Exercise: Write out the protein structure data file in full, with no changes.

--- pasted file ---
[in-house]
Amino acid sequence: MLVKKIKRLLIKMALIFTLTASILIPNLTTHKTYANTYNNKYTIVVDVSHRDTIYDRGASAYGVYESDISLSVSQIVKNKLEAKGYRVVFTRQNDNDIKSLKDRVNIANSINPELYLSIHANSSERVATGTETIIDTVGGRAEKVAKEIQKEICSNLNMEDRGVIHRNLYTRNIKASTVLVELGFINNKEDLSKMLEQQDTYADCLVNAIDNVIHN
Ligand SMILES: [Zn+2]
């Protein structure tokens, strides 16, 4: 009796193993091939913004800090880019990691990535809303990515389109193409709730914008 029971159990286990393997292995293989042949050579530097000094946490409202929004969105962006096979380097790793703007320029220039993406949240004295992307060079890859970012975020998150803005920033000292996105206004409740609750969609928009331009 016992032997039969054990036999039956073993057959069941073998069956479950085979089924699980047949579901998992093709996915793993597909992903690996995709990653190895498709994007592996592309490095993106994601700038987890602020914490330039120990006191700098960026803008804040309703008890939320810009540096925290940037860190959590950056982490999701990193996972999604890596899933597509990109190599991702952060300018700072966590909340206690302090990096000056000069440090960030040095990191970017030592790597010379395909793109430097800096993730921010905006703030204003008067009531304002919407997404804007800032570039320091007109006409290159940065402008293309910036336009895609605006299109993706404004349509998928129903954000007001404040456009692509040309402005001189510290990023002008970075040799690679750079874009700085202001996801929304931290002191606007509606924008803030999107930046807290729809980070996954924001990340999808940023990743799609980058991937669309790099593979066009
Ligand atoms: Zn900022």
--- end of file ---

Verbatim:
[in-house]
Amino acid sequence: MLVKKIKRLLIKMALIFTLTASILIPNLTTHKTYANTYNNKYTIVVDVSHRDTIYDRGASAYGVYESDISLSVSQIVKNKLEAKGYRVVFTRQNDNDIKSLKDRVNIANSINPELYLSIHANSSERVATGTETIIDTVGGRAEKVAKEIQKEICSNLNMEDRGVIHRNLYTRNIKASTVLVELGFINNKEDLSKMLEQQDTYADCLVNAIDNVIHN
Ligand SMILES: [Zn+2]
């Protein structure tokens, strides 16, 4: 009796193993091939913004800090880019990691990535809303990515389109193409709730914008 029971159990286990393997292995293989042949050579530097000094946490409202929004969105962006096979380097790793703007320029220039993406949240004295992307060079890859970012975020998150803005920033000292996105206004409740609750969609928009331009 016992032997039969054990036999039956073993057959069941073998069956479950085979089924699980047949579901998992093709996915793993597909992903690996995709990653190895498709994007592996592309490095993106994601700038987890602020914490330039120990006191700098960026803008804040309703008890939320810009540096925290940037860190959590950056982490999701990193996972999604890596899933597509990109190599991702952060300018700072966590909340206690302090990096000056000069440090960030040095990191970017030592790597010379395909793109430097800096993730921010905006703030204003008067009531304002919407997404804007800032570039320091007109006409290159940065402008293309910036336009895609605006299109993706404004349509998928129903954000007001404040456009692509040309402005001189510290990023002008970075040799690679750079874009700085202001996801929304931290002191606007509606924008803030999107930046807290729809980070996954924001990340999808940023990743799609980058991937669309790099593979066009
Ligand atoms: Zn900022």